de Pedrolo, Manuel

Tagged: Author

(1918-1990) Catalan author of an immensely varied series of works in all genres (poetry, journalism, drama, short fiction and the novel); his full range of accomplishments has not yet been fully acknowledged. Despite his staunch resistance against the repressive policies of Franco's regime (1939-1975) – he was a Republican soldier during the Civil War (1936-9) – Pedrolo mistrusted the Catalan literary establishment of the democratic era, choosing to play the role of cranky outsider rather than accept political compromise. He died convinced of his failure as a writer, ignored by official culture. He enjoyed, nonetheless, a large readership, ready to welcome the constant innovation offered in his works, which exhibit a constant experimentation with new forms and content, and a disregard for Francoist censorship, often at a high personal cost. His masterpiece is the unfinished nonfantastic eleven-volume series Temps obert ["Open Time"] (1963-1969). Starting with the bombing during the Civil War of the family house in Barcelona, each volume explores a different outcome of this event in the life of the protagonist, Daniel Bastida.

Pedrolo's greatest contribution as an author of sf is Mecanoscrit del segon origen (1974; trans Sara Martín Alegre as Typescript of the Second Origin 2016) [for details see Checklist below], which was followed by Successimultani ["Simultaneousevent"] (1980). Although not addressed specifically to Young Adult readers, Mecanoscrit del segon origen has been particularly successful among them. This accessible, atmospheric tale became in fact compulsory reading for secondary education in the late 1970s, and has remained popular. It is no exaggeration to claim that Mecanoscrit has contributed more than any other book in Catalan (and certainly in Spanish) to convince Catalan readers that the fantastic deserves as much respect as realism.

Mecanoscrit del segon origen is a short novel (only 45,000 words). It narrates in an agile, unadorned prose of great effectiveness the survival of Alba, a 14-year-old girl, and Dídac, then 9, after the brutal destruction of their world through an Alien Invasion, which indiscriminately kills mammals (both humans and animals), affects all machinery, and badly damages most buildings; this assault on the planet is a preliminary to colonization, though that project is eventually abandoned. Ignoring the actual extent of the catastrophe, Alba and Dídac struggle for survival with unusual maturity for their age. After taking small, cautious steps that initially limit them to their original rural surroundings, they eventually reach the outskirts of a totally ruined Barcelona, a ghostly Last Man or even End of the World cityscape full of rubble and skeletons, with the few survivors that the couple encounter either deranged or locked into terminal violence.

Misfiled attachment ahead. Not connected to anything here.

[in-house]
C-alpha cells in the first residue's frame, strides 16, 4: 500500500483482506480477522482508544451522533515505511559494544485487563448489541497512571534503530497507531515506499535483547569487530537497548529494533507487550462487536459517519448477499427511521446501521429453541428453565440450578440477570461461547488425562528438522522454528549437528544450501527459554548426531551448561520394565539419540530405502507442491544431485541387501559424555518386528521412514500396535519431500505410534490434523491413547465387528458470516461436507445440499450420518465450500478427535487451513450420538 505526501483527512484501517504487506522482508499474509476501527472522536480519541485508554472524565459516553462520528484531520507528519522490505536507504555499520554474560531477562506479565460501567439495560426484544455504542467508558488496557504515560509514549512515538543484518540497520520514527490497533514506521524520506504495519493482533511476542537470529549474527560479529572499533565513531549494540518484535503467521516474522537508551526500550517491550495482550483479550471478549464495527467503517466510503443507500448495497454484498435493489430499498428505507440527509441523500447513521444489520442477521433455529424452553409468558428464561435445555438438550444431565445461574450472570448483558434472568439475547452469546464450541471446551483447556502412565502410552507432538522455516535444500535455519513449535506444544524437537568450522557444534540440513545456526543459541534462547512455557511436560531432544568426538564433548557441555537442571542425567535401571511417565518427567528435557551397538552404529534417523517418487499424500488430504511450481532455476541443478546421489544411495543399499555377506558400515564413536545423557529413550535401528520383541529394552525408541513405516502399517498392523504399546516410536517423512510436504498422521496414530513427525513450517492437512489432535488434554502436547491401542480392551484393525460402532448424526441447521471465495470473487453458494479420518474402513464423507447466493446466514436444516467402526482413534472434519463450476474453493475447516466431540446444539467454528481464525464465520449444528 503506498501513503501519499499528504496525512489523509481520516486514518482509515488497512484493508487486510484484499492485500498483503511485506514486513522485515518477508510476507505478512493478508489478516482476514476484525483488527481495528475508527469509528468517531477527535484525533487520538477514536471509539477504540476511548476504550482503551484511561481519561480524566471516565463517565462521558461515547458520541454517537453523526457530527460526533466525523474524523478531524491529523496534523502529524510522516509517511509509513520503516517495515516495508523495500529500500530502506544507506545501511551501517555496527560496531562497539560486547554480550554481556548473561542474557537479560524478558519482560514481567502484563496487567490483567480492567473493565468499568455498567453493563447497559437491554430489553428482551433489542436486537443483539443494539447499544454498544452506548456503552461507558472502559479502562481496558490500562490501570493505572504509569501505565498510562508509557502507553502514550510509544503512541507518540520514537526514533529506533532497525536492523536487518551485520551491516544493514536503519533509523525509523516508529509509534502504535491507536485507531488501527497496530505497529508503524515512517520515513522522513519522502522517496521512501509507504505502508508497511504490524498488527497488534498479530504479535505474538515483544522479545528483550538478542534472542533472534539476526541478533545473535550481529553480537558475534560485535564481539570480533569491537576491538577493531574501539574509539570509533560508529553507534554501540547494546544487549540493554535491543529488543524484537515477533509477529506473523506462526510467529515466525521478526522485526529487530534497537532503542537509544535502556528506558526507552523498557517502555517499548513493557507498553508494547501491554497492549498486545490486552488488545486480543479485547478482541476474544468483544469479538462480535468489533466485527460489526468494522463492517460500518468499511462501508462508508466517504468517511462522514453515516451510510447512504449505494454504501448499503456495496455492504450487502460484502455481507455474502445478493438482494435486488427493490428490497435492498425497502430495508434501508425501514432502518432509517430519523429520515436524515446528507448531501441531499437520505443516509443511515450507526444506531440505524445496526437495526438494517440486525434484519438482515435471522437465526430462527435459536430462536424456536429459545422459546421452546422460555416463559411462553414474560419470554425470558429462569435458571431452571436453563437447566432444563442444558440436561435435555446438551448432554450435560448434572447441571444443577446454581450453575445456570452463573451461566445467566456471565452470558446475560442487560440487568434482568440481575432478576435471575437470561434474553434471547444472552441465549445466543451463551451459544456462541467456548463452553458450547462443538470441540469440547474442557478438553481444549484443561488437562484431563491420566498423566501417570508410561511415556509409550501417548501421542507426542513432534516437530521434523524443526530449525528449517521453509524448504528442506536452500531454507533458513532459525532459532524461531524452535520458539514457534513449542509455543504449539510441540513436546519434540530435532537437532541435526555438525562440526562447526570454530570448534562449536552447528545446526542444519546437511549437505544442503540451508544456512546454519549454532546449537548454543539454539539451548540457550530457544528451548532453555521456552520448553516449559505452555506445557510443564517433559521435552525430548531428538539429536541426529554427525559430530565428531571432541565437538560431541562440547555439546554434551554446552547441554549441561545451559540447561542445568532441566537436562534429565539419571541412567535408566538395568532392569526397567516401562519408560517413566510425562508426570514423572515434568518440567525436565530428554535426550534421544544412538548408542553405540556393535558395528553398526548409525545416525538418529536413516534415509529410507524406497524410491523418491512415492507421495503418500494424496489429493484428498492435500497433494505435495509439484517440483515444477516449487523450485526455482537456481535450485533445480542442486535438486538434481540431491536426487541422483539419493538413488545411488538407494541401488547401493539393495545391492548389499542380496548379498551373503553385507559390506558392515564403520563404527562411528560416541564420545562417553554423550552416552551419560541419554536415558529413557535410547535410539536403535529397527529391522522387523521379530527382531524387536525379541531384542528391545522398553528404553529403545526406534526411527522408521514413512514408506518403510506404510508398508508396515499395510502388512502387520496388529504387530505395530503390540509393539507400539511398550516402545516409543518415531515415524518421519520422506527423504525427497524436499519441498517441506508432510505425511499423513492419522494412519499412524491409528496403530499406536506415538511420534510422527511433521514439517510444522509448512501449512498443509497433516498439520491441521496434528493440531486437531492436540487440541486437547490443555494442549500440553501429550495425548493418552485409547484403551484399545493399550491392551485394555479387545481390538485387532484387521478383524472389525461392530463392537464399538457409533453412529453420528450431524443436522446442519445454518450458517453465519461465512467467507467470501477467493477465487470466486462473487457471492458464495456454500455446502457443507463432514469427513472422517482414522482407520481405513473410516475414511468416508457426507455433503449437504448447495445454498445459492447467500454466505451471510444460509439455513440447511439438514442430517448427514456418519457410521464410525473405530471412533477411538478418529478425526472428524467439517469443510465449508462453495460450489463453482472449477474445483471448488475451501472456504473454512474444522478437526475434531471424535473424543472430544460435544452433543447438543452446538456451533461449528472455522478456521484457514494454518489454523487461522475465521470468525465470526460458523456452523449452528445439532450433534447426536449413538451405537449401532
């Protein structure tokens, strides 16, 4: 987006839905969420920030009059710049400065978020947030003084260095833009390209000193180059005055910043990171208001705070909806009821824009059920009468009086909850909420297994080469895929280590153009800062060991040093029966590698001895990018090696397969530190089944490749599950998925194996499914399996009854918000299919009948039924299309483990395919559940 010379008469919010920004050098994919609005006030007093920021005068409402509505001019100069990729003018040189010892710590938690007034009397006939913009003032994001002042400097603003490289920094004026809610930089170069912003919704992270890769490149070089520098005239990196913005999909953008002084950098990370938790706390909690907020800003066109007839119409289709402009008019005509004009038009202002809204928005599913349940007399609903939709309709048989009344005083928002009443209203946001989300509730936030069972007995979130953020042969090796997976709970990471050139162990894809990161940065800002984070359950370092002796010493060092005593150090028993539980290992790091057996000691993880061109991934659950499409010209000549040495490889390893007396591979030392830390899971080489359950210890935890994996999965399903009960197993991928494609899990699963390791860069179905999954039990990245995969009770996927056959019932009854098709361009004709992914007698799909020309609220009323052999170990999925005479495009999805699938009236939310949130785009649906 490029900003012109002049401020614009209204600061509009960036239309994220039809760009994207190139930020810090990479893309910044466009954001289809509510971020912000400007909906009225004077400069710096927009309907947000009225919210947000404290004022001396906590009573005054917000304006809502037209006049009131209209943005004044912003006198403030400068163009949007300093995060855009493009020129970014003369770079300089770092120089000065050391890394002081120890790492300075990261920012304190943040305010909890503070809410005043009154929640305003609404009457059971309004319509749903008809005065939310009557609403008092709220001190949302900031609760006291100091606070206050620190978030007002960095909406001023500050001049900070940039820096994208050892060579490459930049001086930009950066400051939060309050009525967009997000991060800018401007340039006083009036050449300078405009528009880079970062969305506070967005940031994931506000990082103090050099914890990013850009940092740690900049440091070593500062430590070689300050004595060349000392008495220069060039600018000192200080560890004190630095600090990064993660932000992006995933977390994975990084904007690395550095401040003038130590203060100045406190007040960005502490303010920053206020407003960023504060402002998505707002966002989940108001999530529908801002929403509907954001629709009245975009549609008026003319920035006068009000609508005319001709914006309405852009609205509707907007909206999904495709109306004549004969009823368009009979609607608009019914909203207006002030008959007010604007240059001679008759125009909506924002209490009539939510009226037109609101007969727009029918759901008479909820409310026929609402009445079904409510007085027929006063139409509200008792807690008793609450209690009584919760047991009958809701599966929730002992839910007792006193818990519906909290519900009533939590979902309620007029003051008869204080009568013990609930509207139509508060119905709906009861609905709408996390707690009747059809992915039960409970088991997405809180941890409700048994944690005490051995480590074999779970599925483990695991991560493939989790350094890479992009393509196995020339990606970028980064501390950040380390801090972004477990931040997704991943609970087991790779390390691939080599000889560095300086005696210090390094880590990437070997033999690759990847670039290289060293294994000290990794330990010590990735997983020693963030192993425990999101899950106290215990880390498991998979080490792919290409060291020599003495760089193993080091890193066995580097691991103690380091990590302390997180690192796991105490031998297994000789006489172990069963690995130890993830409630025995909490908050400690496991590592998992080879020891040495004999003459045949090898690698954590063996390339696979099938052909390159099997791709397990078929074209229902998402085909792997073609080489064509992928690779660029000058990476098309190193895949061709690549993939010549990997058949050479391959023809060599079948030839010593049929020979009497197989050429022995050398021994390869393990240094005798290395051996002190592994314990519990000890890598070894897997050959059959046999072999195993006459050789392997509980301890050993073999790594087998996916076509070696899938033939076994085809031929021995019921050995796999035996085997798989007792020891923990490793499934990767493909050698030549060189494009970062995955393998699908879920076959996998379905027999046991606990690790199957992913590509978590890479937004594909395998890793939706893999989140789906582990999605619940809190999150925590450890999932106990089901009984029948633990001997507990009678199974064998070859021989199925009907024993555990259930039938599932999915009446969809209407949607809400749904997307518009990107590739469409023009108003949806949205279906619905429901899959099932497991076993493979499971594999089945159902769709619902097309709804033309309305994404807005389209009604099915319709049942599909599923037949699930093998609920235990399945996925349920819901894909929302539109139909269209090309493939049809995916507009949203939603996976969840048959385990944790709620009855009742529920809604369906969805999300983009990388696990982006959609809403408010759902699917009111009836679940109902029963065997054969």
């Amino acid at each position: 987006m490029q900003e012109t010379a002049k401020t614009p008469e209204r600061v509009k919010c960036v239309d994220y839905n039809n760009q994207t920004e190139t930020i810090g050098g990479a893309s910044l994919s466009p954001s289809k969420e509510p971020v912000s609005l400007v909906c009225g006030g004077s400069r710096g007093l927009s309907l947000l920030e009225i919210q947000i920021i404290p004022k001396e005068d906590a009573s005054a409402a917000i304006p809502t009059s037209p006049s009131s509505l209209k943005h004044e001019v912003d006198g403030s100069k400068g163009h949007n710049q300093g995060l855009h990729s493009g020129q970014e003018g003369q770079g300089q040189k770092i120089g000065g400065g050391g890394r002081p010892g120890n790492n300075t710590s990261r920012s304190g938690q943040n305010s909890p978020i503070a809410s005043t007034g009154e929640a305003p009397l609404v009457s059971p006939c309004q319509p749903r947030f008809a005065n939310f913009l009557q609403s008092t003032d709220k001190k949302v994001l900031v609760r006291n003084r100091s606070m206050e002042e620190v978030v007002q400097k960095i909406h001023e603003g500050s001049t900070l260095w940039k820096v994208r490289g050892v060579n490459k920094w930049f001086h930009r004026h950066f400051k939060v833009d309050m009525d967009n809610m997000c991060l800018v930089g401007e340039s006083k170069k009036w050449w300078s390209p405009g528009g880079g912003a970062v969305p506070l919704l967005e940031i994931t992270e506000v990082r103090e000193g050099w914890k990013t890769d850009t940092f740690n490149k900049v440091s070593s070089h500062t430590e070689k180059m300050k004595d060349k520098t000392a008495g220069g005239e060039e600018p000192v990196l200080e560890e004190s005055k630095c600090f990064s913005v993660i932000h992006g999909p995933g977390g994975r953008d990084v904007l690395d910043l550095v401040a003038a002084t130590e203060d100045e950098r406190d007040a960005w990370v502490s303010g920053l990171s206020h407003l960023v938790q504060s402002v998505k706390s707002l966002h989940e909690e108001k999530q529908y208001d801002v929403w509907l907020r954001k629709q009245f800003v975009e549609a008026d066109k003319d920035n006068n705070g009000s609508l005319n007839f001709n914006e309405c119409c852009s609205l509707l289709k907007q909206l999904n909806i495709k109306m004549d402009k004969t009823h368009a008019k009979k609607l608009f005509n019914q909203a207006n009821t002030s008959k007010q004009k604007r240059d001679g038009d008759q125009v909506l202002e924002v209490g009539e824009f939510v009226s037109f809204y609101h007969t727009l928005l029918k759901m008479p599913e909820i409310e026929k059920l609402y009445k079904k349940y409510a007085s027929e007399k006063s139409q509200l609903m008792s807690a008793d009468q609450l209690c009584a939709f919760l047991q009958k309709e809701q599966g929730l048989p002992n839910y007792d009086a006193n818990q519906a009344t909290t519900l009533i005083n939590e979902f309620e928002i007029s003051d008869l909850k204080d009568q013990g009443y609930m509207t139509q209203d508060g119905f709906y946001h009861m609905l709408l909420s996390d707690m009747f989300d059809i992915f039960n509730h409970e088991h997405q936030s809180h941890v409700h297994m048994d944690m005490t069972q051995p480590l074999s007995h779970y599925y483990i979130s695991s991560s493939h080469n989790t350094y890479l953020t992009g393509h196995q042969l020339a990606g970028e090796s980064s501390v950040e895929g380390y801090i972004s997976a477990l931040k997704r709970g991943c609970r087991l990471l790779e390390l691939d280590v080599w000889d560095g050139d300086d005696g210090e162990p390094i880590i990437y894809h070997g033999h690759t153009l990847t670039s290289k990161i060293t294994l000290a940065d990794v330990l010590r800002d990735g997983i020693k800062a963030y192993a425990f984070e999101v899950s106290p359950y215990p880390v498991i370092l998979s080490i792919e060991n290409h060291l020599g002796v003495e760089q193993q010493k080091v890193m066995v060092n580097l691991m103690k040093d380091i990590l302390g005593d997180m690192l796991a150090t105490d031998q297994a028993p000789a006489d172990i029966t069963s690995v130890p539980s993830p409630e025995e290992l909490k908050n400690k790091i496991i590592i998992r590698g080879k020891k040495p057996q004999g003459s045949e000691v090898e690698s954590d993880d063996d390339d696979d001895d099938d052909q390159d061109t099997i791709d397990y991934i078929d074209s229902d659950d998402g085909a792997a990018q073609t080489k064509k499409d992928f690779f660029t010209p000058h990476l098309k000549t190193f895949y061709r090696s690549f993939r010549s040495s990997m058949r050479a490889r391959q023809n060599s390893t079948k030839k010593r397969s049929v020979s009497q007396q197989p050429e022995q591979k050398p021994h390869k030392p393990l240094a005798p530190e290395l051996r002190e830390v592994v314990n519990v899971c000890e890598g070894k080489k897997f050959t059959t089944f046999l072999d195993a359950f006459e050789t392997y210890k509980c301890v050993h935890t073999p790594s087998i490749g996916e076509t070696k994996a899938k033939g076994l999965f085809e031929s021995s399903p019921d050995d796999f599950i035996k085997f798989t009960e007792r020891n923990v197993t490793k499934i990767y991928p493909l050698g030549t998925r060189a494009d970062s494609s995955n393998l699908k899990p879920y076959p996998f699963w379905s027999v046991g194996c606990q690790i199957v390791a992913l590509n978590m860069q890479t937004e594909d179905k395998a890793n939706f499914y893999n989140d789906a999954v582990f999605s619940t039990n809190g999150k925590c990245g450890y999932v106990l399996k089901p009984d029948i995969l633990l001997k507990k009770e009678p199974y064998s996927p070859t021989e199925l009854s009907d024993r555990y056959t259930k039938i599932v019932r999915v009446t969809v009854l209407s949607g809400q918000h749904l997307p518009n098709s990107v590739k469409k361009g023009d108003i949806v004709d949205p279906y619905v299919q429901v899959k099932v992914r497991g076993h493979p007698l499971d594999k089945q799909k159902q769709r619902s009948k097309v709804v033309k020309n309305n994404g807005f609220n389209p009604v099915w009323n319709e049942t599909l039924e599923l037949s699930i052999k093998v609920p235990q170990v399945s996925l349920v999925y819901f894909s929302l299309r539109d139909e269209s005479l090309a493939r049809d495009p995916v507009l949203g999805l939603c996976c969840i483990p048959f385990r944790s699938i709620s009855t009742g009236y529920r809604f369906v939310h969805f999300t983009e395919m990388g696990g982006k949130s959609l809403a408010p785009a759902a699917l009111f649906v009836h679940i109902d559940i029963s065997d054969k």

In the midst of this grimness, a Utopian note is soon heard in Mecanoscrit. Scavenging for anything that will help them survive, Alba begins to realize that the future of humanity lies in her hands and depends on her body. She convinces young Dídac that their only hope, and the only hope for the future, is for them to become a new Adam and Eve as soon as he is ready to procreate. Dídac is a mixed-race character (his father was black): their baby will hopefully erase racial differences for ever.

Alba's clear-headed determination and practicality – she perfectly embodies Catalan seny, or moral good sense – make her absolutely memorable, a model to follow. She is, arguably, a more solid version of the girl heroes now popular thanks to such American sf young adult Dystopian series as Suzanne Collins's The Hunger Games opening with The Hunger Games (2008). In the novel, the memory of her legend persists for thousands of years. Mecanoscrit itself seems to have become a permanent part of Catalan literature. [SMA]

Manuel de Pedrolo

born L'Aranyó, Segarra, Eastern Catalonia, Spain: 1 April 1918

died Barcelona, Spain: 26 June 1990

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